12, 2018, photographer Christopher Sadowski sued IGN
Entertainment, Inc. (“IGN”)
for copyright infringement. The
copyright in question: a photograph of the Pokémon
GO homepage on
Sadowski’s cell phone, similar to (but not the same as!) the stock photo shown
licensed his photograph to the New York Post for a July 12, 2016, article regarding
a man who got caught cheating on his girlfriend through Pokémon GO.
It appears that IGN may have infringed Sadowski’s copyright by using the
image when discussing the New York Post article in an IGN Hungary article titled “6
Crazy Pokémon GO Stories.”
The image is absent from IGN’s U.S.
version of the article.
case may have an Achilles’ heel. Because Niantic and Nintendo have intellectual property rights
in their game (including the login screen), Sadowski’s photograph is arguably a
derivative work, and his copyright would thereby
extend only to the “material contributed by the author of such work, as
distinguished from the preexisting material employed in the work.”
That’s not likely to be much. Moreover,
whatever minimal copyright Sadowski has in his photo “does not imply any exclusive right in the preexisting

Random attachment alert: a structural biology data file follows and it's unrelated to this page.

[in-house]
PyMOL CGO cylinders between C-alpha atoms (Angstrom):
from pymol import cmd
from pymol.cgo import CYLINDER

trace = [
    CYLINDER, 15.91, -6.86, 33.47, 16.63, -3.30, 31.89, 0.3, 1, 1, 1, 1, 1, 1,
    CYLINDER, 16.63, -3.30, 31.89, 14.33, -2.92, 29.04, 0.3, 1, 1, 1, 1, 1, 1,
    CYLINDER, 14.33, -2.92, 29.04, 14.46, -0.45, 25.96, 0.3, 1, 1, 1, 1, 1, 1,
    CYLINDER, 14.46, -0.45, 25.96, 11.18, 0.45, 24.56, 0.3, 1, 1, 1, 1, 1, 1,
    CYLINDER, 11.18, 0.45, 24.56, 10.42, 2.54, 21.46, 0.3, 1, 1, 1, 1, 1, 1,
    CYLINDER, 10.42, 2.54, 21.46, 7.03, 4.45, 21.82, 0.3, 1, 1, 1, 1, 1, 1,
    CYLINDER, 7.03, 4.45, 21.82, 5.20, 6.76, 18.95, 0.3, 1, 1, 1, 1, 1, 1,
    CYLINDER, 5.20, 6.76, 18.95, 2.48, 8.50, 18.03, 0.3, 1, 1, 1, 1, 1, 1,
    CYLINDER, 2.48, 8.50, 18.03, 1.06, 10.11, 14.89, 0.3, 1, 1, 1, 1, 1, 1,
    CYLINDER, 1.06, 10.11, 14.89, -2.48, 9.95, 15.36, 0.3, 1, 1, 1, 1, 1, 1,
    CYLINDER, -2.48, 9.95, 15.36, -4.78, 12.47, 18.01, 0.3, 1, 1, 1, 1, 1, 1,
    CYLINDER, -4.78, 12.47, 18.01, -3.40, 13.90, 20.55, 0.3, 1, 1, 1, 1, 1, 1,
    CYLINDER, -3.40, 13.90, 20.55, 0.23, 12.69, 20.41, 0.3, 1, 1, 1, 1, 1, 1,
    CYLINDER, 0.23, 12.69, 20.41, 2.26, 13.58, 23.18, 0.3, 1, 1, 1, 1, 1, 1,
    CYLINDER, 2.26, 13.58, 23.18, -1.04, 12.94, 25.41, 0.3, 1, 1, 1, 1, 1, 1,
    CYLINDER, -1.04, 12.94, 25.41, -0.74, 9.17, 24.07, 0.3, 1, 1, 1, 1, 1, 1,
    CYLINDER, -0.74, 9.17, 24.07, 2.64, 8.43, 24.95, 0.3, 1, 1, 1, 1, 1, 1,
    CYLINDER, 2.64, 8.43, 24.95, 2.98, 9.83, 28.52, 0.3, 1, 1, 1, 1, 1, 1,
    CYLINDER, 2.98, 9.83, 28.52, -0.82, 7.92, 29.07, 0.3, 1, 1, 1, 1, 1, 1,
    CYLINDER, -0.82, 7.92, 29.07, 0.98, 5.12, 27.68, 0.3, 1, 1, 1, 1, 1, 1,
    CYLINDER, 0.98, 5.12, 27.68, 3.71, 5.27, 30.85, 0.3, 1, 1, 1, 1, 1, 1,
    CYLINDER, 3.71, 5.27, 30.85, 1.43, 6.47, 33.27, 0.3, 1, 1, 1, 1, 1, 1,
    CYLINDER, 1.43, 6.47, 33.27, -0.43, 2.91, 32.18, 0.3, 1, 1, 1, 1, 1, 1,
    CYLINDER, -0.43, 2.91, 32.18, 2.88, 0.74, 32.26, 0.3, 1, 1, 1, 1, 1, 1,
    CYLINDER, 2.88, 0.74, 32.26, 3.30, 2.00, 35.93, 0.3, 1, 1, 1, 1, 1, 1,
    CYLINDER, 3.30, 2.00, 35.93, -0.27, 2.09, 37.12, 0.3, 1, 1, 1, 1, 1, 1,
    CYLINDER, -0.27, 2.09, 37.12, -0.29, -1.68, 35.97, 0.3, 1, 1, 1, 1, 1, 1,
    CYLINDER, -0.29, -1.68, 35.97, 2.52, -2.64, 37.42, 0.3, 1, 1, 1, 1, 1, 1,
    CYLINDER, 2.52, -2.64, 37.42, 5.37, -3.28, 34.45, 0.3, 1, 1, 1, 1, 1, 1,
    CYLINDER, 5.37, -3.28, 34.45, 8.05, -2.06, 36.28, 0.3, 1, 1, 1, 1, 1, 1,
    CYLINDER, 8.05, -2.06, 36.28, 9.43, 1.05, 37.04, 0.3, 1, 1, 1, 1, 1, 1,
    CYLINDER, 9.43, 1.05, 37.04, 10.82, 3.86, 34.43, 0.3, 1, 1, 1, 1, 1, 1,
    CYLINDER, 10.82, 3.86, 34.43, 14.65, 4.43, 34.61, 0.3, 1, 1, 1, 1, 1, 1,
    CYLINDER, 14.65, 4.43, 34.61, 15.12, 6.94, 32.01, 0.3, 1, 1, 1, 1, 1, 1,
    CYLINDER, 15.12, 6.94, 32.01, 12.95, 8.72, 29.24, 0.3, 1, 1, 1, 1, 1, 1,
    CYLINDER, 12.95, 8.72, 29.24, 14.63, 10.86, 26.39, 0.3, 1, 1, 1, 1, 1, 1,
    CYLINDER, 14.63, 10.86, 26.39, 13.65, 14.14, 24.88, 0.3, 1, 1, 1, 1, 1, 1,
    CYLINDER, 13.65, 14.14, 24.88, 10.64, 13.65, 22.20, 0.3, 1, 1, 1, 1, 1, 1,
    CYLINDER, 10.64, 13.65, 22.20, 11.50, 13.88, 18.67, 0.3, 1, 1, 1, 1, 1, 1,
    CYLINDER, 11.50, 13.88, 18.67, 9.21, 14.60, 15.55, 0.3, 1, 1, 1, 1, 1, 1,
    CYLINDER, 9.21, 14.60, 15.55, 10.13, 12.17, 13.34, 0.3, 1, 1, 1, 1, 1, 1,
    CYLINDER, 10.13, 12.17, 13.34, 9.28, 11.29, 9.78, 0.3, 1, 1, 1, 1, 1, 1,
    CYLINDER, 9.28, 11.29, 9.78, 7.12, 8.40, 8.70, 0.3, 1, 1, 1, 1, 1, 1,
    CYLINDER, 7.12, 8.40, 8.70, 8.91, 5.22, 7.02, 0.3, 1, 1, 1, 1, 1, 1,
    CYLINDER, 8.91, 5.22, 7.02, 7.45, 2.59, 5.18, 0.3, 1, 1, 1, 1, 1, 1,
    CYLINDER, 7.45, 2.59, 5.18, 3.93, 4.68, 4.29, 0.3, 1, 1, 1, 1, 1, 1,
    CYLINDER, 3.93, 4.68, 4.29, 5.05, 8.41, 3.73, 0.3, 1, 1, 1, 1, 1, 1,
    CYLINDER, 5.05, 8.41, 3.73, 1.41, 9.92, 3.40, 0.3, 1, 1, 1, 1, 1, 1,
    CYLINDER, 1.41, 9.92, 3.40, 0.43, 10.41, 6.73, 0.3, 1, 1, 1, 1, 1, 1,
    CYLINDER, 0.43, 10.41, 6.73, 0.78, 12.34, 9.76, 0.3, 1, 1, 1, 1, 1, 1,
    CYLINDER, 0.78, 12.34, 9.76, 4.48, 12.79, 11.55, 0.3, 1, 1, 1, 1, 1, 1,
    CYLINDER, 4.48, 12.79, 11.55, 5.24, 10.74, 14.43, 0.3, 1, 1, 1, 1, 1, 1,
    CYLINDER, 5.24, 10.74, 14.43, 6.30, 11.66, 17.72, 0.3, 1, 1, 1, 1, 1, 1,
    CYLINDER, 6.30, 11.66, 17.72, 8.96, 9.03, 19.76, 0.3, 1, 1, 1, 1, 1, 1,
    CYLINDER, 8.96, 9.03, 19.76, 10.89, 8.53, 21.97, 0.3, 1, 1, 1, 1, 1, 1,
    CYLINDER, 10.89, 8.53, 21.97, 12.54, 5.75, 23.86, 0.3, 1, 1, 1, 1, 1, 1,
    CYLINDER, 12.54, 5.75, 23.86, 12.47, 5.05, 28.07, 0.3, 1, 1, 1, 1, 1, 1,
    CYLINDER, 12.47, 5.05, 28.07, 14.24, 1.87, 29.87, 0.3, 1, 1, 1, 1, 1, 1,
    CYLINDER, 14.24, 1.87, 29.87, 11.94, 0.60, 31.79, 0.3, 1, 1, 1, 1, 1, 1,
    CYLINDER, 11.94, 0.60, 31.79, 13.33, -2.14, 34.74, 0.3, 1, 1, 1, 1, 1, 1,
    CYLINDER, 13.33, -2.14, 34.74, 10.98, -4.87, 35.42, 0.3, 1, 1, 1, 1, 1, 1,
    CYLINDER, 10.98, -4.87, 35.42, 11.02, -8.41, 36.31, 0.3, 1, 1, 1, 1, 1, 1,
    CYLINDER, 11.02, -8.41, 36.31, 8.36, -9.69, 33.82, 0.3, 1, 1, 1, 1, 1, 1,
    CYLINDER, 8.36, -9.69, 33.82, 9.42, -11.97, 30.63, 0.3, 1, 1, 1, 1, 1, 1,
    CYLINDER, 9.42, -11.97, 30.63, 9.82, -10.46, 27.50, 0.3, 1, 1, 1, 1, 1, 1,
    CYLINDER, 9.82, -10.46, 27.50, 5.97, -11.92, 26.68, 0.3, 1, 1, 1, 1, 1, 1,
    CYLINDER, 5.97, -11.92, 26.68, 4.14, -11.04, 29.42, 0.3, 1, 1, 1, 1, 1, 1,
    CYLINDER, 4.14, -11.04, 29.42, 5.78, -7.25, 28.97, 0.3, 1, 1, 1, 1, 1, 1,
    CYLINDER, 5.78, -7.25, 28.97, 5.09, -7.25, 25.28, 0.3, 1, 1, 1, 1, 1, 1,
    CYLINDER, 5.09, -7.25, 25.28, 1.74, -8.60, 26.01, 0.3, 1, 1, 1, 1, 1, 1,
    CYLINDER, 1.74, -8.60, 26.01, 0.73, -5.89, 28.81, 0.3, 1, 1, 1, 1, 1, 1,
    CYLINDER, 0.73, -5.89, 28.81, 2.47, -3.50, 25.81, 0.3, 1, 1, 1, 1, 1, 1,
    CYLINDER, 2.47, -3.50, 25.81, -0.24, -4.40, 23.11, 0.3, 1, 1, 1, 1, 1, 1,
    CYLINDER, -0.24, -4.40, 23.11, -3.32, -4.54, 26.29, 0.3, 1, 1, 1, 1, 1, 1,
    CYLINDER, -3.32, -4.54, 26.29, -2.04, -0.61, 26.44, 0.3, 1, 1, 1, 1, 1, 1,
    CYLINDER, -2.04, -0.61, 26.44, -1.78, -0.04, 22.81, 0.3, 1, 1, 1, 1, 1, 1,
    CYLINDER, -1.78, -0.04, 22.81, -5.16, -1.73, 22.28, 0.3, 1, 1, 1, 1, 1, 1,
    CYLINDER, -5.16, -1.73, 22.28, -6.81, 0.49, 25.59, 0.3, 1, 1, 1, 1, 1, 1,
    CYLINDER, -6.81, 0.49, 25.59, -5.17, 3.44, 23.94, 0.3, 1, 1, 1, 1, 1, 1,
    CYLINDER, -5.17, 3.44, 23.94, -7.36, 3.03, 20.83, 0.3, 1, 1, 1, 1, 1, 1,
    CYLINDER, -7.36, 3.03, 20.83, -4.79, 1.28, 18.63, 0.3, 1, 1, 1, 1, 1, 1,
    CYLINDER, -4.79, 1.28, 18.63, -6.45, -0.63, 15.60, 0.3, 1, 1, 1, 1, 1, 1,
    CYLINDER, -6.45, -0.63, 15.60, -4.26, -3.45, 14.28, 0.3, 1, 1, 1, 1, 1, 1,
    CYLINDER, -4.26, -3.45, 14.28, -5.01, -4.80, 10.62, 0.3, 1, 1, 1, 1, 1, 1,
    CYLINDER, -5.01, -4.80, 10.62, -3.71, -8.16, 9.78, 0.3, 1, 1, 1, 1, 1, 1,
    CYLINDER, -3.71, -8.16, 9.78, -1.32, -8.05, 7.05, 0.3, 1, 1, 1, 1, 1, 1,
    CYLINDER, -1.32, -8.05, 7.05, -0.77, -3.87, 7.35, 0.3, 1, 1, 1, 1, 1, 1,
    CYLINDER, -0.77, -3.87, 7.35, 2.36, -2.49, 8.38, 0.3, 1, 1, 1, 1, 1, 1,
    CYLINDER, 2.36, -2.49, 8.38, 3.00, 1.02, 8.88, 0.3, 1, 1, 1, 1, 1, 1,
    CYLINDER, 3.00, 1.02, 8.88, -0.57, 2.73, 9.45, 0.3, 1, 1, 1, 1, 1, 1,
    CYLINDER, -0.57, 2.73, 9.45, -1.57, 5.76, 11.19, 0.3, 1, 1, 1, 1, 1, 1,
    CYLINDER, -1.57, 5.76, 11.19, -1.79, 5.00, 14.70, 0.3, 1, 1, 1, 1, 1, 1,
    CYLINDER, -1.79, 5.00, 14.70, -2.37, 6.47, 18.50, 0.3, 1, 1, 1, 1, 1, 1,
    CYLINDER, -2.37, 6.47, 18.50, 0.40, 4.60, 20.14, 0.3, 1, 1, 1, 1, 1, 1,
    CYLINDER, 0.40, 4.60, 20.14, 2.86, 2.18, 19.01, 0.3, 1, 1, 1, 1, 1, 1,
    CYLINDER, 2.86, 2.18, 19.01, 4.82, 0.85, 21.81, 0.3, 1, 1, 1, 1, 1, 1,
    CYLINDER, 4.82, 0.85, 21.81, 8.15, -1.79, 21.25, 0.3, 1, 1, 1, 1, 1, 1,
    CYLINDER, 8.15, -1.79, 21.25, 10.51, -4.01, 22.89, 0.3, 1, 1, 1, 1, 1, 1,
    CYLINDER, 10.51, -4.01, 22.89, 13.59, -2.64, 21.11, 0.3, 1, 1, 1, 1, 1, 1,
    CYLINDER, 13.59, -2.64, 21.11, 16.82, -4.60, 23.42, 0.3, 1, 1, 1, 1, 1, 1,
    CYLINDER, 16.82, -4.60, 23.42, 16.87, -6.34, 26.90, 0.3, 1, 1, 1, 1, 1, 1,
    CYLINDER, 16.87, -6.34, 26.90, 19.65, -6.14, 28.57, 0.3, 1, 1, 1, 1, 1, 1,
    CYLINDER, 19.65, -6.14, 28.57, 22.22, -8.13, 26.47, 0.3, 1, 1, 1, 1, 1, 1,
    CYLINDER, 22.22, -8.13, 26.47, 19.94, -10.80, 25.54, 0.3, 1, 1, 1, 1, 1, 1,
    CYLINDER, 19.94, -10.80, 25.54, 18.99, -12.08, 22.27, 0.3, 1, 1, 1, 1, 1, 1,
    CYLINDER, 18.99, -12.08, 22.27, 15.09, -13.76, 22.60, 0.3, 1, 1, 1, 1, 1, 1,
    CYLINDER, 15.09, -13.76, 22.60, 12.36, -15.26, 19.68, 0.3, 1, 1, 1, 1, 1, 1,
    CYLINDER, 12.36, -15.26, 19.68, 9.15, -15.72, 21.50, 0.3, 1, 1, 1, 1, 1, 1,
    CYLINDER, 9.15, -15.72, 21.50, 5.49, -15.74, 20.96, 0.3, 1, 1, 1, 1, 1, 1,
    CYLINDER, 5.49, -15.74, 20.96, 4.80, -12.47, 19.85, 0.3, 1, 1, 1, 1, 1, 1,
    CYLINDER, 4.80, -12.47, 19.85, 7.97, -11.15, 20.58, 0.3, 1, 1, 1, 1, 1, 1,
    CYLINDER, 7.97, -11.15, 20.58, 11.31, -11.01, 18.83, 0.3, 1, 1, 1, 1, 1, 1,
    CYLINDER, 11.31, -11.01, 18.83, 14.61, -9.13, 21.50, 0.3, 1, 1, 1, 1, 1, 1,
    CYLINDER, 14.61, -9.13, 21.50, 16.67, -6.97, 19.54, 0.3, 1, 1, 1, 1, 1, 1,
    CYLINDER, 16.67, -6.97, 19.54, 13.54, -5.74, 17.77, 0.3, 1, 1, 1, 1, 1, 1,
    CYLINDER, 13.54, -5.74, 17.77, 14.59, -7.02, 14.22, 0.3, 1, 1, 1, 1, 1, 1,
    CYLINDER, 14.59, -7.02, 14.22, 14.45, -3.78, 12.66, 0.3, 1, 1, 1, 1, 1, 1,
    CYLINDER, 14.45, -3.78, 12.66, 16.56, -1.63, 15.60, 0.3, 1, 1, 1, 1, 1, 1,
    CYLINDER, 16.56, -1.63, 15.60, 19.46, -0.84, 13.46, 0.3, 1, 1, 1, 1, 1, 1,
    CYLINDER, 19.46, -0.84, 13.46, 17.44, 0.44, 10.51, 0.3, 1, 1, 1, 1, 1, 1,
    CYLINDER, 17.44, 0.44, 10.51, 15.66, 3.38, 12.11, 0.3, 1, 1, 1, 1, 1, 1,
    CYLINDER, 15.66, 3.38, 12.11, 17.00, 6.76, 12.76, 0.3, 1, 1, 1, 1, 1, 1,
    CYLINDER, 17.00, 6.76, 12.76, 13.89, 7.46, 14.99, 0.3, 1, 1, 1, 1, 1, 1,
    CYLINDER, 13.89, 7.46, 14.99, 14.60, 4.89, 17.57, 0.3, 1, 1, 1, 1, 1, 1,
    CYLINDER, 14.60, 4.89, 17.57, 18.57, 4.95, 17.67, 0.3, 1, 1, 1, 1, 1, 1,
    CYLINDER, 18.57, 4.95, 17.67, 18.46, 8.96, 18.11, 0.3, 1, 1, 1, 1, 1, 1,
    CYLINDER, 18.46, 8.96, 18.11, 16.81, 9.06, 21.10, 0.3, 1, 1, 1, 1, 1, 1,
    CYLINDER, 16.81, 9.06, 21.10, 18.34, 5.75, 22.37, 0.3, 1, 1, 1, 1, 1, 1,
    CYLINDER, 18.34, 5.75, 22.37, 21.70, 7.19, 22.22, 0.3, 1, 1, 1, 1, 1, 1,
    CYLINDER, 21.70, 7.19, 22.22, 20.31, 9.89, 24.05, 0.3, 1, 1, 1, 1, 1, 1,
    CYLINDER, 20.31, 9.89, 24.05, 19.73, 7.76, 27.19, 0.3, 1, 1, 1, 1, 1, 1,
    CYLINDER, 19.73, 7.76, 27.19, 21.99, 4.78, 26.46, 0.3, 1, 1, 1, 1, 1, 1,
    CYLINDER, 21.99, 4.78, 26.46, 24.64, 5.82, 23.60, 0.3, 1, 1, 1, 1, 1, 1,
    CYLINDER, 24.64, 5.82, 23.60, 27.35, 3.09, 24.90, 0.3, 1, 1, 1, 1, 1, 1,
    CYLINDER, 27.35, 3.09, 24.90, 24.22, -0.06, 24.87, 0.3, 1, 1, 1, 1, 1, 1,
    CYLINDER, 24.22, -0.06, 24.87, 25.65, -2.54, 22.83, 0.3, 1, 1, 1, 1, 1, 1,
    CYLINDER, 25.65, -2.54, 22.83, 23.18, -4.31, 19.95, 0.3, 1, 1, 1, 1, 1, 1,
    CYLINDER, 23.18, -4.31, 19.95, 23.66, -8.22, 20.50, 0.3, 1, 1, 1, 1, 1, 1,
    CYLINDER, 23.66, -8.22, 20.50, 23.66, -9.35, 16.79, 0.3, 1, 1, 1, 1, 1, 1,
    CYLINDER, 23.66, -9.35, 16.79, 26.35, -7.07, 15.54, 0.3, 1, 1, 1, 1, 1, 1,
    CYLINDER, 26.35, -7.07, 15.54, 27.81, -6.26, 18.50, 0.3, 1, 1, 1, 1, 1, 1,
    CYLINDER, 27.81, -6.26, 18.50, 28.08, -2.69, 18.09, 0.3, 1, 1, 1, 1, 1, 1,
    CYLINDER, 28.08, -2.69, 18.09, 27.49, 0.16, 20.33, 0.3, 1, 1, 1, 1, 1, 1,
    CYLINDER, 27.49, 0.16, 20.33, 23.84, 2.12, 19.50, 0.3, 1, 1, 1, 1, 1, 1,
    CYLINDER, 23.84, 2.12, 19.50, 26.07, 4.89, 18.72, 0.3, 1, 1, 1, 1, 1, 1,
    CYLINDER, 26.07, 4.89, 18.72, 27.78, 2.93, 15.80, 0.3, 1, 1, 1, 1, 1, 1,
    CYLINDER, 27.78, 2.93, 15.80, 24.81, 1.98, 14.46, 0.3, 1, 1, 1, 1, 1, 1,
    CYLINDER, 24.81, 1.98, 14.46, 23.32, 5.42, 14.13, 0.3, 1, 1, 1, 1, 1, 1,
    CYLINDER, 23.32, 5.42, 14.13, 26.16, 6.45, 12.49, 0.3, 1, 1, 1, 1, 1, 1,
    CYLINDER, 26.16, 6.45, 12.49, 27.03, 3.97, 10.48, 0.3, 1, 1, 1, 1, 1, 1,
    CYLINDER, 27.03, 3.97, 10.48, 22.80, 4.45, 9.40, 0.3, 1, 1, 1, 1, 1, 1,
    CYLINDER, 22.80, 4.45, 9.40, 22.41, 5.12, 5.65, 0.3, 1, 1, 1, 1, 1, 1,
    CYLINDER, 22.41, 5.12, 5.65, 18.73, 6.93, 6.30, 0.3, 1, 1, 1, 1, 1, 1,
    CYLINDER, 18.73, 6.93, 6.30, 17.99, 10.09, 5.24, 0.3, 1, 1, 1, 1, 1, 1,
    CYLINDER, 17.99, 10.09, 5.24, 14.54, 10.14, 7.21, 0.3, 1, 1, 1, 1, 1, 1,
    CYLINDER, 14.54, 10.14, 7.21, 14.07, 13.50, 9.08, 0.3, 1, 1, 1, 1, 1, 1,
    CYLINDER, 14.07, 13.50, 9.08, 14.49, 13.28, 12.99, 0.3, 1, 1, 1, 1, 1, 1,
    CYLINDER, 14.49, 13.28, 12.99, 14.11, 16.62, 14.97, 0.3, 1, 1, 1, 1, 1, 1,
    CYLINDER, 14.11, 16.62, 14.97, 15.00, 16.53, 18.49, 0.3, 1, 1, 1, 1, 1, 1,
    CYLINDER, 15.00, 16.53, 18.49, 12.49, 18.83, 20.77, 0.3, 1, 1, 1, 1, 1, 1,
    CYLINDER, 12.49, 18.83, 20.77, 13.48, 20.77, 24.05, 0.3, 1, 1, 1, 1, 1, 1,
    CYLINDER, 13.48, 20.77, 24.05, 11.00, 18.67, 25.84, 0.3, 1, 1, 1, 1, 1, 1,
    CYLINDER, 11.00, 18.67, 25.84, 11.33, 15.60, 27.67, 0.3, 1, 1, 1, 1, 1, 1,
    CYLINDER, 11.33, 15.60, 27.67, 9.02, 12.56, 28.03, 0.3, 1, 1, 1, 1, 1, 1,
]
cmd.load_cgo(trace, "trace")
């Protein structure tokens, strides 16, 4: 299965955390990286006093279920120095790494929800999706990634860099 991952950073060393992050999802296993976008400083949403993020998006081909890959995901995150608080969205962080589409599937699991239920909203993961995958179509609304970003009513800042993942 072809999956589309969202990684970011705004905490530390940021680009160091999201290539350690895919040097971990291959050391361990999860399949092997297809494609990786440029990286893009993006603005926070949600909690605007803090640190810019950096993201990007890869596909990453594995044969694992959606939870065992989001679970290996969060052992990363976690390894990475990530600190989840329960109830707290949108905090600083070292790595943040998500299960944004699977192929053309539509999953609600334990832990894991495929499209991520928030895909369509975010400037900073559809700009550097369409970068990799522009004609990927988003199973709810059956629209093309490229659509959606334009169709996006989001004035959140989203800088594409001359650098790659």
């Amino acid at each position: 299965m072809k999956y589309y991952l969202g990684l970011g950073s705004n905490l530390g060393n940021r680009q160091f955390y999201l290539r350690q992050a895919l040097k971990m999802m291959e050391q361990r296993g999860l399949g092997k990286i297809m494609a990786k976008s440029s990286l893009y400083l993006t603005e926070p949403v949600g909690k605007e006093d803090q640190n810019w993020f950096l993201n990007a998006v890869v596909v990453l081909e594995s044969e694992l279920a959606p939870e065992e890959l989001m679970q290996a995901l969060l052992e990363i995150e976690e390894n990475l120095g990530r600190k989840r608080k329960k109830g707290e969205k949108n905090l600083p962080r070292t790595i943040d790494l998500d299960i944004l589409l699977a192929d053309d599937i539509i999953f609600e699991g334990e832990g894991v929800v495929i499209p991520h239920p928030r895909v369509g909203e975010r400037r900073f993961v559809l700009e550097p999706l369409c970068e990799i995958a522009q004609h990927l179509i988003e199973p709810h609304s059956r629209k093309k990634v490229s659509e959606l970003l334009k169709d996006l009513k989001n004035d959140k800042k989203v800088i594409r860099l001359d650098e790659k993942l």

material.” Lastly, protection for a derivative work using
someone else’s material in which copyright subsists does not extend to any part
of the work in which such material has been used unlawfully (e.g., without the
appropriate license). In other words,
there’s a fair argument that Sadowski’s photograph rights are only as good as
Nintendo and/or Niantic will allow them to be.
case against IGN is a cautionary tale for Internet content creators. While many questions about the applicability
of fair use on the Internet exist, it remains a bad idea to use images from other
websites–even news websites–without appropriate permission. Indeed, a royalty free version of the exact
same photo exists
and could have saved IGN a lot of grief.